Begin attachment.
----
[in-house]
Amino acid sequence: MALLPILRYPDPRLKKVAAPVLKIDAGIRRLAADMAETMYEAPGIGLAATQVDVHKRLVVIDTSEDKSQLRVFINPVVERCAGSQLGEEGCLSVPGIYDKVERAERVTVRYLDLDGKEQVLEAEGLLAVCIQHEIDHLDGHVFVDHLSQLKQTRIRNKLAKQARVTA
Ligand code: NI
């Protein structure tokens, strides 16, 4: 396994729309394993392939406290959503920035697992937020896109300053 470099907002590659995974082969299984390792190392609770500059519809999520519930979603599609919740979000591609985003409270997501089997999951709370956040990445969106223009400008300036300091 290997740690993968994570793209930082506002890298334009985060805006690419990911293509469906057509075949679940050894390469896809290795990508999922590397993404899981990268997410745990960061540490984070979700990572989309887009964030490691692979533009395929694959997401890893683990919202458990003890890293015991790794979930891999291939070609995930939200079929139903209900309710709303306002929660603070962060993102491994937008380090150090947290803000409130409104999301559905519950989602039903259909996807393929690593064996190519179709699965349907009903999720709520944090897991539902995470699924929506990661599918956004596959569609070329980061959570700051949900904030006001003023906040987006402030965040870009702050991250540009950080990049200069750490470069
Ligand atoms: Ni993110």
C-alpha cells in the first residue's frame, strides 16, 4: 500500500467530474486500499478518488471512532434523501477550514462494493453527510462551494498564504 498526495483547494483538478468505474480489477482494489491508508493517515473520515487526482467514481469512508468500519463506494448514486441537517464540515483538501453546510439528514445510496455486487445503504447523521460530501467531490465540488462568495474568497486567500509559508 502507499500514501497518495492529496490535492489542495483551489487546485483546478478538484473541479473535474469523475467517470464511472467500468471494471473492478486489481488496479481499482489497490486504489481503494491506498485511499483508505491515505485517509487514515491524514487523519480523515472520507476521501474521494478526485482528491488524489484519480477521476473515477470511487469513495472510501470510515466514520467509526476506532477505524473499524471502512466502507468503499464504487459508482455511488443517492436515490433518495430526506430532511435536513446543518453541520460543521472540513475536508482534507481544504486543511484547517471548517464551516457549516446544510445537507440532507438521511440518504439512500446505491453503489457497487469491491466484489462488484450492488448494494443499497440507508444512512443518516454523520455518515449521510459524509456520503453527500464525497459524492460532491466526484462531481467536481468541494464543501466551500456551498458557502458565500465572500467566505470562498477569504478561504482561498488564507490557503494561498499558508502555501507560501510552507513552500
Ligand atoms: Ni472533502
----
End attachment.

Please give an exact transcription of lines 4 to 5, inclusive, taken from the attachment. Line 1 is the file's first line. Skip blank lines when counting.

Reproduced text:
């Protein structure tokens, strides 16, 4: 396994729309394993392939406290959503920035697992937020896109300053 470099907002590659995974082969299984390792190392609770500059519809999520519930979603599609919740979000591609985003409270997501089997999951709370956040990445969106223009400008300036300091 290997740690993968994570793209930082506002890298334009985060805006690419990911293509469906057509075949679940050894390469896809290795990508999922590397993404899981990268997410745990960061540490984070979700990572989309887009964030490691692979533009395929694959997401890893683990919202458990003890890293015991790794979930891999291939070609995930939200079929139903209900309710709303306002929660603070962060993102491994937008380090150090947290803000409130409104999301559905519950989602039903259909996807393929690593064996190519179709699965349907009903999720709520944090897991539902995470699924929506990661599918956004596959569609070329980061959570700051949900904030006001003023906040987006402030965040870009702050991250540009950080990049200069750490470069
Ligand atoms: Ni993110």